For reasons that I still don’t entirely understand — maybe it was just because I needed a summer job or maybe it was because she recognized the same perfectionist gene in me that had been her hallmark — my grandmother decided to teach me the ins and outs of accounting (she called it “bookkeeping”) when I was in high school. She had been in charge of the books for the family business since its inception, which was something she did with both pride and precision. Yet, by the time I could drive, she had already taught me to post sales transactions, balance the night’s receipts, handle deposits, balance the bank accounts, prepare customer statements, write payroll checks, and compile the related tax returns.
“To the penny,” she’d always say, because she believed that it wasn’t right until it was exactly right. She did everything by hand, all in the sort of pitch perfect cursive handwriting that they used to teach in elementary school. There was nothing flowery or eccentric about her handwriting. It was deliberate with no frills, precise, and consistent… much like her. I used to practice my own handwriting obsessively (which, it should be noted, now looks nothing like hers) because there was something about her penmanship that, for me, spoke to who she was as a person. Every so often, even now, I’ll be going through old papers at the office or helping my grandfather sort through something at the house and I’ll encounter a note that my grandmother had written — there’s no mistaking her handwriting for anyone else’s because nobody writes like that anymore — and it always makes me smile.
I think I was in middle school when I first remember my grandmother, who would have been in her early 50s at the time, talking about the fear of “losing her mind.” She didn’t call it “Alzheimer’s” (I’m not sure anyone really ever used that word in her presence, even years later when it was clear that it had consumed her) or even “dementia.” Her fear was that she would lose-her-mind. This was often said in hushed tones, as though it was something akin to insanity or, at the very least, something shameful. Every time she’d forget or misplace something, like we all do from time to time, she’d lament what she knew to be the beginning of the end. She wasn’t a fearful woman, but this — this — she feared. She would talk about her various family members (parents, siblings, etc.) who she’d witnessed lose their grasp, too, which was something she felt certain was a precursor to her own eventual fading. It was, she thought, an inevitability.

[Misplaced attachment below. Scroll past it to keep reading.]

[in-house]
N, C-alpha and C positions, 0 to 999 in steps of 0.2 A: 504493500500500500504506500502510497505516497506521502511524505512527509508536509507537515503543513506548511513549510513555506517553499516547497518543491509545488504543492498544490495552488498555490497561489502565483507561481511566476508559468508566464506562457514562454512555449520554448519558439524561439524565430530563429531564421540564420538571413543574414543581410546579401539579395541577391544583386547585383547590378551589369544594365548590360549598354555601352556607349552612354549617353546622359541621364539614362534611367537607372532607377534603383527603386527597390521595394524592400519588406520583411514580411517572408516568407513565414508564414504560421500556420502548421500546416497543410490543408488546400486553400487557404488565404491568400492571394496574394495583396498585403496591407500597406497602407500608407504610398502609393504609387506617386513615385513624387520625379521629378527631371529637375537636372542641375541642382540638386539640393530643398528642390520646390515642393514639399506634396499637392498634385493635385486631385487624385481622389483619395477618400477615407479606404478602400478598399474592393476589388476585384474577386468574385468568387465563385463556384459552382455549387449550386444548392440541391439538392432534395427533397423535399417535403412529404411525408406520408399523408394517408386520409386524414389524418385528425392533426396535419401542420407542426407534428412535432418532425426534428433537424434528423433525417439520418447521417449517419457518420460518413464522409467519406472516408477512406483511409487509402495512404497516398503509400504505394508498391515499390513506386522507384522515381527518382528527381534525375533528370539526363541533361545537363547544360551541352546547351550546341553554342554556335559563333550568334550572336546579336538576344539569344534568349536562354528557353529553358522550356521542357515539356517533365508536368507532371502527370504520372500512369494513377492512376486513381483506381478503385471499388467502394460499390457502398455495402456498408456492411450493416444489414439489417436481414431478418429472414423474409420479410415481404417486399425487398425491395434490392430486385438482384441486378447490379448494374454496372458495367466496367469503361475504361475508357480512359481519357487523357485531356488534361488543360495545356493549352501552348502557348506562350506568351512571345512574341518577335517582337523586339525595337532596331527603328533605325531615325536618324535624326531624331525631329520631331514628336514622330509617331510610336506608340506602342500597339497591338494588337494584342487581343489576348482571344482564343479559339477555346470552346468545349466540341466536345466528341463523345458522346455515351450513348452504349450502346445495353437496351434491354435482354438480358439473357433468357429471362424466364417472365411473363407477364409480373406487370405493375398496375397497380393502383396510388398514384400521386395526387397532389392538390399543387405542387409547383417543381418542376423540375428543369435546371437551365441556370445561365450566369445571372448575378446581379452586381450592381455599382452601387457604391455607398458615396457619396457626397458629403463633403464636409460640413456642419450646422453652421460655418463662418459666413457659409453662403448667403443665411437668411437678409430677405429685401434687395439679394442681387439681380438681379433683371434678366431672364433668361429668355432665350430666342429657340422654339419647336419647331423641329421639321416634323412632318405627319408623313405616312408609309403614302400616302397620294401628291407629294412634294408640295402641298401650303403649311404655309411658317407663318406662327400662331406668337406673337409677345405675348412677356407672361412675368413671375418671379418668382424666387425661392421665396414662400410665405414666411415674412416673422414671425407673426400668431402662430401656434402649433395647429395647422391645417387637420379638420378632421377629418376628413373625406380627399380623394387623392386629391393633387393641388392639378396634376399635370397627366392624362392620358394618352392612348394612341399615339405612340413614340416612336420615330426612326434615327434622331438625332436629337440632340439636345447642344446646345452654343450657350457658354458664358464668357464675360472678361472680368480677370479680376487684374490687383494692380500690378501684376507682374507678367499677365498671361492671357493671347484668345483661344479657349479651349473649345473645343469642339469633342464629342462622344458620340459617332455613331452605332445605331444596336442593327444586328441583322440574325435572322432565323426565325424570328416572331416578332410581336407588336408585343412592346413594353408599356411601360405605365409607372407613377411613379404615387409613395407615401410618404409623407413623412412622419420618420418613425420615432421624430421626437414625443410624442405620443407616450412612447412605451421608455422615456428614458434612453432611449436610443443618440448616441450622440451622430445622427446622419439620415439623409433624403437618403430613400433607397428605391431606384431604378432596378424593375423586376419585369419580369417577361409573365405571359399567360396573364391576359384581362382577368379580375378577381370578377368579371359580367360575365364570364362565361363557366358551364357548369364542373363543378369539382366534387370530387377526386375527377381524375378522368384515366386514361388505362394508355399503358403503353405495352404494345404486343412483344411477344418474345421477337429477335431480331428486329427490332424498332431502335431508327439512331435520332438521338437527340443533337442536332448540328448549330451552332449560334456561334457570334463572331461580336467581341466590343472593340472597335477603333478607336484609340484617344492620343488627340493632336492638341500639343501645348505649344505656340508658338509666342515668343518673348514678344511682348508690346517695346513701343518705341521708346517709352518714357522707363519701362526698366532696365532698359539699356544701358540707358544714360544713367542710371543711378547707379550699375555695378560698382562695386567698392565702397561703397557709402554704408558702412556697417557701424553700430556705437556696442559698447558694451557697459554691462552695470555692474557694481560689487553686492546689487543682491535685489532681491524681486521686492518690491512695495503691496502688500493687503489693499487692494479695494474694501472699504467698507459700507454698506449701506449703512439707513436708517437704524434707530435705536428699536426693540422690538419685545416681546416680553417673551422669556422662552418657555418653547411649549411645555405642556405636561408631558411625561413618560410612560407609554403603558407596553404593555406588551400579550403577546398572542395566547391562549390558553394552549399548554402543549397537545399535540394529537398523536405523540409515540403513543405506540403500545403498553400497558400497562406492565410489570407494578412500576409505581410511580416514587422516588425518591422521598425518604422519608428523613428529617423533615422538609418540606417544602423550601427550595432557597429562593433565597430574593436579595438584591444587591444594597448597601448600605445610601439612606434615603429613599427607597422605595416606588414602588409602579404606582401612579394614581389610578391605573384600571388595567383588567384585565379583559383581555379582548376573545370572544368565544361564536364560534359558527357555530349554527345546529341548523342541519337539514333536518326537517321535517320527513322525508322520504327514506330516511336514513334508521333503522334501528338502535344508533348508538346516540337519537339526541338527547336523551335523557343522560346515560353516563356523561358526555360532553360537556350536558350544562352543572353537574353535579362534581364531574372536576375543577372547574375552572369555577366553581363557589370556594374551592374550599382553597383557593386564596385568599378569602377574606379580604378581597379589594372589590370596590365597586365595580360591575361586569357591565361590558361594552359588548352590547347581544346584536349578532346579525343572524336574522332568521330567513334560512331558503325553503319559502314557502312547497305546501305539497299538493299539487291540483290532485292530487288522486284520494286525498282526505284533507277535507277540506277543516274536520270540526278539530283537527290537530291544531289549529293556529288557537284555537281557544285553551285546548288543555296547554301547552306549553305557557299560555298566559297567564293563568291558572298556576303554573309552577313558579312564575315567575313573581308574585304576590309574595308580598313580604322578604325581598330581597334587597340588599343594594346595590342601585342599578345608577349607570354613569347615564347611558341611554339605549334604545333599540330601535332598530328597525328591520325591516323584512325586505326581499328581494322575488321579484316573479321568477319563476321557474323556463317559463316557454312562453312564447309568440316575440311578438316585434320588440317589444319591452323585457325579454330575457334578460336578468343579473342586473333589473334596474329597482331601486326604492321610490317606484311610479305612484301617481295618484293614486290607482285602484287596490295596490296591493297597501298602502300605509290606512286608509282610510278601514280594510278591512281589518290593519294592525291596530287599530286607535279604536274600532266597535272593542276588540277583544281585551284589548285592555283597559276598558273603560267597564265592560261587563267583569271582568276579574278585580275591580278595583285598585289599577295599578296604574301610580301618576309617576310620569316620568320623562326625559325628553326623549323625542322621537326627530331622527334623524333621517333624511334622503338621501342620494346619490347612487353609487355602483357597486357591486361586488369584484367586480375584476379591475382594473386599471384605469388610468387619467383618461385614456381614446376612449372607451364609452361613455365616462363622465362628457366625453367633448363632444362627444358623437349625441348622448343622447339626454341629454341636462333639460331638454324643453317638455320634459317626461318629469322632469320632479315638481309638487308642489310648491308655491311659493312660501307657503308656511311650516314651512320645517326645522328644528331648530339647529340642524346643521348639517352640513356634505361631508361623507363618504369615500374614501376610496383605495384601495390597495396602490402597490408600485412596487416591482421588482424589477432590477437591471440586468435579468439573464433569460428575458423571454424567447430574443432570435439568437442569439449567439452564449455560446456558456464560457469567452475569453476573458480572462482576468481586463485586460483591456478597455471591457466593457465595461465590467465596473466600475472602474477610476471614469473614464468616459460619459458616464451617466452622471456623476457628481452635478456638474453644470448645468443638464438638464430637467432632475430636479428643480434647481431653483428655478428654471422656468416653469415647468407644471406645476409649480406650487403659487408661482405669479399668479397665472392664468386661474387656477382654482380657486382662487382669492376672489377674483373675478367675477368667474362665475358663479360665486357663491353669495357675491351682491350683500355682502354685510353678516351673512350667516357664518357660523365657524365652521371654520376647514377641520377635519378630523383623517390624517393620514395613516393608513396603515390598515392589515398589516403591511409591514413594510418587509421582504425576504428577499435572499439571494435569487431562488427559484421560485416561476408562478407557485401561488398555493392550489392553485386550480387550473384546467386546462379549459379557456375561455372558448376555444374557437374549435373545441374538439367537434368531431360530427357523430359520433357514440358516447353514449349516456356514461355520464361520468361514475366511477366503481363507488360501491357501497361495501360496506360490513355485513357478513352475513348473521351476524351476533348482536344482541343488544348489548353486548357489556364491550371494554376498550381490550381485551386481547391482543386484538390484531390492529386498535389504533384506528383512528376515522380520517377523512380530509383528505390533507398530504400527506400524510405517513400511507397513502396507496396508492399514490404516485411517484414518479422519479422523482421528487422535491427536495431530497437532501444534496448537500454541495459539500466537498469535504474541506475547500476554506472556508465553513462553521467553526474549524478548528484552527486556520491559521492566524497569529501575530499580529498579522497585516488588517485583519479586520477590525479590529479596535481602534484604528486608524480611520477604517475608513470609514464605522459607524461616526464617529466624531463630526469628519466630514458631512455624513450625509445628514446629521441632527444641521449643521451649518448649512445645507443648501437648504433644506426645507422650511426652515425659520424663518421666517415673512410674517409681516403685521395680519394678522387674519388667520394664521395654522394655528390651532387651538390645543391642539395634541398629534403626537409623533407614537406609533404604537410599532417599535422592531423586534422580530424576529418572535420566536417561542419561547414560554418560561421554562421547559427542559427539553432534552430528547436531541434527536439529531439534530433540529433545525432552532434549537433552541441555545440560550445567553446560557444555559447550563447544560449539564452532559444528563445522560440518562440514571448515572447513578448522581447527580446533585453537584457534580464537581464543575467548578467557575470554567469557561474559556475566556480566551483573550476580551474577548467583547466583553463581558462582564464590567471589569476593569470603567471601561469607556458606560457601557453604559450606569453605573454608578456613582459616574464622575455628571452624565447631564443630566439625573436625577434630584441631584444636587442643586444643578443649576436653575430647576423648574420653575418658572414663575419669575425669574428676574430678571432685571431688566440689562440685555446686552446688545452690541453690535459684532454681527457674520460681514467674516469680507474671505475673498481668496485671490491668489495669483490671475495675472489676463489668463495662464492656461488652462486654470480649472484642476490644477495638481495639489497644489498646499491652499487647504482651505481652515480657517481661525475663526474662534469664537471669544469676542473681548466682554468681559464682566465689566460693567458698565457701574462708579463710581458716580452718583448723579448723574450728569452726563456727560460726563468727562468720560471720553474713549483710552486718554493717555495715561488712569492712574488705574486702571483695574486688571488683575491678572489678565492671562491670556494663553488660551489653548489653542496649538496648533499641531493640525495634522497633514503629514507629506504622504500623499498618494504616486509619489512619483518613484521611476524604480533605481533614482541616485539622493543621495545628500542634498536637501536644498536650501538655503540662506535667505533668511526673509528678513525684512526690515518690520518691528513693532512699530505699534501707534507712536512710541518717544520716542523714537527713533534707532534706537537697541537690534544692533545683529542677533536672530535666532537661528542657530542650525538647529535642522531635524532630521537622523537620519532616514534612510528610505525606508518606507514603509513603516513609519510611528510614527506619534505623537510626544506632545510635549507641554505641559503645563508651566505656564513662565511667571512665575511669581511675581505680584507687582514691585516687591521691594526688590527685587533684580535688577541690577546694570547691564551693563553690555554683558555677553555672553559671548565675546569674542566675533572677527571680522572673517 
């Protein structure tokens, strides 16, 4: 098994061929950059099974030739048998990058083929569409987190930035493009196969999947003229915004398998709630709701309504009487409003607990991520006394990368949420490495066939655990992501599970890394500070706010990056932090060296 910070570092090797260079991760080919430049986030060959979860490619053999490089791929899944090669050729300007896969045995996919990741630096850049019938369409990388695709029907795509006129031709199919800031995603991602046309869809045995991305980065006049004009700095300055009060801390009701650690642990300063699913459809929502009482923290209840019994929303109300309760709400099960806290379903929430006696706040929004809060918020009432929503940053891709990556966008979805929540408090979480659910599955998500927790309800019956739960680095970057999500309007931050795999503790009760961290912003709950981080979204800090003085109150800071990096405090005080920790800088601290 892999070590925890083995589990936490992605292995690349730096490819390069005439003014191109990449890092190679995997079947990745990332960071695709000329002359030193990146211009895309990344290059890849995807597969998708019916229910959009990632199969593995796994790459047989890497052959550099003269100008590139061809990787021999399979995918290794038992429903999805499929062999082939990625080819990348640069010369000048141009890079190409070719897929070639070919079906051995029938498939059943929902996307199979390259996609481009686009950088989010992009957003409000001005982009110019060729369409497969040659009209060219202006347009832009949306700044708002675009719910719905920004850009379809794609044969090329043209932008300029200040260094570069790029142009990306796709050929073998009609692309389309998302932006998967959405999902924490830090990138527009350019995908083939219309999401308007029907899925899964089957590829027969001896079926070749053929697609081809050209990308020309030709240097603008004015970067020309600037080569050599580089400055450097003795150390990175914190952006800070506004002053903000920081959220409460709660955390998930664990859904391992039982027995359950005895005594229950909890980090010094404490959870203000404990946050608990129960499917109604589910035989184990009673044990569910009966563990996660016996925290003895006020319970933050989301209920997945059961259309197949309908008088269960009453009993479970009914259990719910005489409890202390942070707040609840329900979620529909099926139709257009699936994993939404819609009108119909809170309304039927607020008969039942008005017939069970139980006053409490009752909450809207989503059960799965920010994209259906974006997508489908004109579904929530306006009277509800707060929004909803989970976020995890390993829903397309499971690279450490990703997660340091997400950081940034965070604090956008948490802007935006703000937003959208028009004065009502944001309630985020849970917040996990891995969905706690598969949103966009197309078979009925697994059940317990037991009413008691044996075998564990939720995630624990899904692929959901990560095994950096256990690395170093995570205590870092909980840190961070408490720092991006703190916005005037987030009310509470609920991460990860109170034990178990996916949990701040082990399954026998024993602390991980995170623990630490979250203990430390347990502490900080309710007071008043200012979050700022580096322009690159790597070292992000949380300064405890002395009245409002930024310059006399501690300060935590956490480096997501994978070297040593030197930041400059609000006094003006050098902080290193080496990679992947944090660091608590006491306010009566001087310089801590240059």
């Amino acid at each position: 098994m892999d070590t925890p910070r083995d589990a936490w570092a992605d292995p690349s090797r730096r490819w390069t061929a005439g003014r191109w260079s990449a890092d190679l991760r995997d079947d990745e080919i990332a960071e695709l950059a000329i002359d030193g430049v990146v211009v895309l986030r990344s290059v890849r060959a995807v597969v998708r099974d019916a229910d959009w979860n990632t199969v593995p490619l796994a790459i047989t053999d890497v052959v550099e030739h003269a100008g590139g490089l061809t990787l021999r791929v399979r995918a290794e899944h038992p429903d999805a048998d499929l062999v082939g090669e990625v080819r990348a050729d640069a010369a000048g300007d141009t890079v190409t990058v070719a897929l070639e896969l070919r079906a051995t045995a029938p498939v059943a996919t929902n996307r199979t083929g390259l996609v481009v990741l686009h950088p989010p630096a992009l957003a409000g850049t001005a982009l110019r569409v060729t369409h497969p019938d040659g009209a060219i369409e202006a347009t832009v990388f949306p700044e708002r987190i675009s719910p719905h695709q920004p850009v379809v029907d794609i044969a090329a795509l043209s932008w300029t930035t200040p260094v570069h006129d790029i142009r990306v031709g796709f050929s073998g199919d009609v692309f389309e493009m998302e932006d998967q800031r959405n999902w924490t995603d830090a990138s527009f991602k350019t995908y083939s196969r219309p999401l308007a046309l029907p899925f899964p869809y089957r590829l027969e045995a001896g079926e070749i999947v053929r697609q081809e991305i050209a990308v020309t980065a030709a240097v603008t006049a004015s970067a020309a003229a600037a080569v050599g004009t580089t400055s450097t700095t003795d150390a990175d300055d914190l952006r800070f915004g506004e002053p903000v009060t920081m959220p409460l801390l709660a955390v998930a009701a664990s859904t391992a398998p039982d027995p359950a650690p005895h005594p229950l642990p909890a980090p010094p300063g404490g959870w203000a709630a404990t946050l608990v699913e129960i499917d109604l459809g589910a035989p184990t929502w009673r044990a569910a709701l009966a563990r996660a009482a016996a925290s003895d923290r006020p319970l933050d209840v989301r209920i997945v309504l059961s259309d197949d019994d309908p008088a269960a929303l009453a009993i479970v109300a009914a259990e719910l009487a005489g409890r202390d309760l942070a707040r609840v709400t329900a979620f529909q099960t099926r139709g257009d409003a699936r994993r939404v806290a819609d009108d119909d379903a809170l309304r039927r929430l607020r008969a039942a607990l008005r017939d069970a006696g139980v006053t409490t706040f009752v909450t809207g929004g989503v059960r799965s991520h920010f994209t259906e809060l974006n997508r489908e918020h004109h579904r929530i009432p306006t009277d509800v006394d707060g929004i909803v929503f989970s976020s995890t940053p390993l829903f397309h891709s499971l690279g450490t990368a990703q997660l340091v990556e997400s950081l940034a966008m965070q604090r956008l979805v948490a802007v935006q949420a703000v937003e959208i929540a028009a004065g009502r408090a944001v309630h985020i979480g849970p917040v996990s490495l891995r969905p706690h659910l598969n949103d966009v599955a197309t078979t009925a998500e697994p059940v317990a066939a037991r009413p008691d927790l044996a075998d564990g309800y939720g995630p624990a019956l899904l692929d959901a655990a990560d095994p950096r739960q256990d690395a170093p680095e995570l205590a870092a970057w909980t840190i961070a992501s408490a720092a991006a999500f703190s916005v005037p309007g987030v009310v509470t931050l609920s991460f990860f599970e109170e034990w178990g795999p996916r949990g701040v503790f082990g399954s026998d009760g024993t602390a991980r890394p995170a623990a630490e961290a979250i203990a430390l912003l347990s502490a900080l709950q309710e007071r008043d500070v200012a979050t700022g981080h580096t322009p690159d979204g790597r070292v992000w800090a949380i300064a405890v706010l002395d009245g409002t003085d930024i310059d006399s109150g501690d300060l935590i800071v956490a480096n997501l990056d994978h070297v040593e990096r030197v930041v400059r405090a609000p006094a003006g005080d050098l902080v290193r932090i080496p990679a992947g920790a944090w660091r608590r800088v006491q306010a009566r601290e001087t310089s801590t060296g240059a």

Some years later, she did lose her mind, although the process was far more gradual and insidious than I think even she feared. There was a span of years where she had “good days” and “bad days,” the former being those days where she recognized people and wasn’t generally confused by her surroundings. As the years passed, the threshold for what constituted a “good day” became a bit of a sliding scale. The in-between years, when her days of lucidity were sprinkled amidst days of complete mental disarray, were the worst because she spent those moments of clarity being upset about the other days, those muddled days that she was all too aware were happening on her crippled watch. There was a specific point when my single prayer became that she would lose her mind completely, simply because the fleeting lucid moments seemed to bring her more pain than joy. For each moment that we were heartened to have been recognized or called by name, she was experiencing a moment of fear and regret for the forgetting that she knew was lurking around the corner.
Amidst the incredible soul-crushing sadness of her decline — for anyone who has witnessed the gradual loss of a loved one to Alzheimer’s, you understand what I mean — there were also moments of curiosity, even moments of humor. For a while, she was convinced that my sister was her sister. My sister would leave the room, her own kids often in tow, only to have my grandmother immediately begin to tell me a story about when they were growing up together. Strange how the mind begins to play tricks when one loses a defined concept of time and place. Then there was the time at a family Christmas gathering, in a room full of grandkids and great-grandkids all taking turns greeting my grandmother, when she pulled my wife aside and quietly asked, “just who are all these people?”
Mostly, I learned a lot about commitment during my grandmother’s illness. Their “in good times and in bad” exchange was decades earlier and yet, in that moment, when times were far from good, their marriage remained. Granted, it looked nothing like it did when I was a kid (there’s no clearer example of this than when I learned that my grandfather decided to bake cookies on his own), but the core of their marriage was unshaken, even in what I imagined to be the worst of circumstances.
My grandfather would often come down to the office in the mornings, on a short break from his primary job as my grandmother’s provider-of-all-things, and share a funny story about something my grandmother had said or a frustration about something she’d done. Sometimes he’d come down to the office and say nothing at all. But he would always return to her, without any apparent bitterness or resentment, and continue on with his pledge. In sickness and in health, even when that sickness seemed to dawdle on for years.
As the spouse of a recovering addict, it’s easy to get lost in the notion that my wife’s disease may in fact be with us for the rest of our lives. It seems like an overwhelming thought, even in these times when the addiction is being held at bay. I want to be able to embody the commitment and resolve that I witnessed, without succumbing to the very real fear of what may lurk.
In a way, I’m still practicing my own handwriting, in the hope that it will say something about who I’ve become or who I may yet be.